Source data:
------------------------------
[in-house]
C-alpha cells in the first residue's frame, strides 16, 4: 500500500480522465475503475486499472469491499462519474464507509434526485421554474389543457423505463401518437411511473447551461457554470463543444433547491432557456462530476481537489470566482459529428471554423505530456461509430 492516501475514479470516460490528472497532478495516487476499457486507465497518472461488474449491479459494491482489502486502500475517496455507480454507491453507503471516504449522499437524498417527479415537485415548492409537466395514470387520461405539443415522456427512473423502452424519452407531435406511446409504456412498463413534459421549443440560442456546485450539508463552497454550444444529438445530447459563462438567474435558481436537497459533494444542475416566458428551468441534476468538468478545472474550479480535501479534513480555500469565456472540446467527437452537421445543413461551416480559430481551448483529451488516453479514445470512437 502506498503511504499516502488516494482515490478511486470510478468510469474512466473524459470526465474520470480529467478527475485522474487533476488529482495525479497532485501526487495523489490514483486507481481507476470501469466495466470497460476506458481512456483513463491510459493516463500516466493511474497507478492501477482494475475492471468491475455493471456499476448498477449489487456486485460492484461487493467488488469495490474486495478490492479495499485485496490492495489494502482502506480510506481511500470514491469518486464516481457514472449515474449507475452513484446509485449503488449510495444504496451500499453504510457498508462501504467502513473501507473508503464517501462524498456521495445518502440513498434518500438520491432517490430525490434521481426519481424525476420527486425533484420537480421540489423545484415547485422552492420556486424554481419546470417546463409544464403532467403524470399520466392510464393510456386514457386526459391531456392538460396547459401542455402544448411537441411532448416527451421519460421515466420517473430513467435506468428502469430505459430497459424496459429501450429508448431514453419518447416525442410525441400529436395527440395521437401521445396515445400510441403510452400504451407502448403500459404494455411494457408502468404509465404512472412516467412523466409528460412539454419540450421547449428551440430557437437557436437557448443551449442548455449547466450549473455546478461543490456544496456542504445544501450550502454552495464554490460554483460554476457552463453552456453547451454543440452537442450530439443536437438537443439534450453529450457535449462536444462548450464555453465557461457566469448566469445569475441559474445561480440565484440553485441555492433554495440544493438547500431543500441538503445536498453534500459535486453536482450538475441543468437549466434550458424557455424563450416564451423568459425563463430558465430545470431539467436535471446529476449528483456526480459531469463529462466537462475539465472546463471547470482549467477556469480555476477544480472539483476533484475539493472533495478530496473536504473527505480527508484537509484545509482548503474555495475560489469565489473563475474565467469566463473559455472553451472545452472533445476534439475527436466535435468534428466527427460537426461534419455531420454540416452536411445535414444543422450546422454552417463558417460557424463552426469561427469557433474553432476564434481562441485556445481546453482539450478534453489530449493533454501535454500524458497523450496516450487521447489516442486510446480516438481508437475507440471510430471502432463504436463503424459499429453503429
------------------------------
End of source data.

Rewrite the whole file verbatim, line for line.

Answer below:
[in-house]
C-alpha cells in the first residue's frame, strides 16, 4: 500500500480522465475503475486499472469491499462519474464507509434526485421554474389543457423505463401518437411511473447551461457554470463543444433547491432557456462530476481537489470566482459529428471554423505530456461509430 492516501475514479470516460490528472497532478495516487476499457486507465497518472461488474449491479459494491482489502486502500475517496455507480454507491453507503471516504449522499437524498417527479415537485415548492409537466395514470387520461405539443415522456427512473423502452424519452407531435406511446409504456412498463413534459421549443440560442456546485450539508463552497454550444444529438445530447459563462438567474435558481436537497459533494444542475416566458428551468441534476468538468478545472474550479480535501479534513480555500469565456472540446467527437452537421445543413461551416480559430481551448483529451488516453479514445470512437 502506498503511504499516502488516494482515490478511486470510478468510469474512466473524459470526465474520470480529467478527475485522474487533476488529482495525479497532485501526487495523489490514483486507481481507476470501469466495466470497460476506458481512456483513463491510459493516463500516466493511474497507478492501477482494475475492471468491475455493471456499476448498477449489487456486485460492484461487493467488488469495490474486495478490492479495499485485496490492495489494502482502506480510506481511500470514491469518486464516481457514472449515474449507475452513484446509485449503488449510495444504496451500499453504510457498508462501504467502513473501507473508503464517501462524498456521495445518502440513498434518500438520491432517490430525490434521481426519481424525476420527486425533484420537480421540489423545484415547485422552492420556486424554481419546470417546463409544464403532467403524470399520466392510464393510456386514457386526459391531456392538460396547459401542455402544448411537441411532448416527451421519460421515466420517473430513467435506468428502469430505459430497459424496459429501450429508448431514453419518447416525442410525441400529436395527440395521437401521445396515445400510441403510452400504451407502448403500459404494455411494457408502468404509465404512472412516467412523466409528460412539454419540450421547449428551440430557437437557436437557448443551449442548455449547466450549473455546478461543490456544496456542504445544501450550502454552495464554490460554483460554476457552463453552456453547451454543440452537442450530439443536437438537443439534450453529450457535449462536444462548450464555453465557461457566469448566469445569475441559474445561480440565484440553485441555492433554495440544493438547500431543500441538503445536498453534500459535486453536482450538475441543468437549466434550458424557455424563450416564451423568459425563463430558465430545470431539467436535471446529476449528483456526480459531469463529462466537462475539465472546463471547470482549467477556469480555476477544480472539483476533484475539493472533495478530496473536504473527505480527508484537509484545509482548503474555495475560489469565489473563475474565467469566463473559455472553451472545452472533445476534439475527436466535435468534428466527427460537426461534419455531420454540416452536411445535414444543422450546422454552417463558417460557424463552426469561427469557433474553432476564434481562441485556445481546453482539450478534453489530449493533454501535454500524458497523450496516450487521447489516442486510446480516438481508437475507440471510430471502432463504436463503424459499429453503429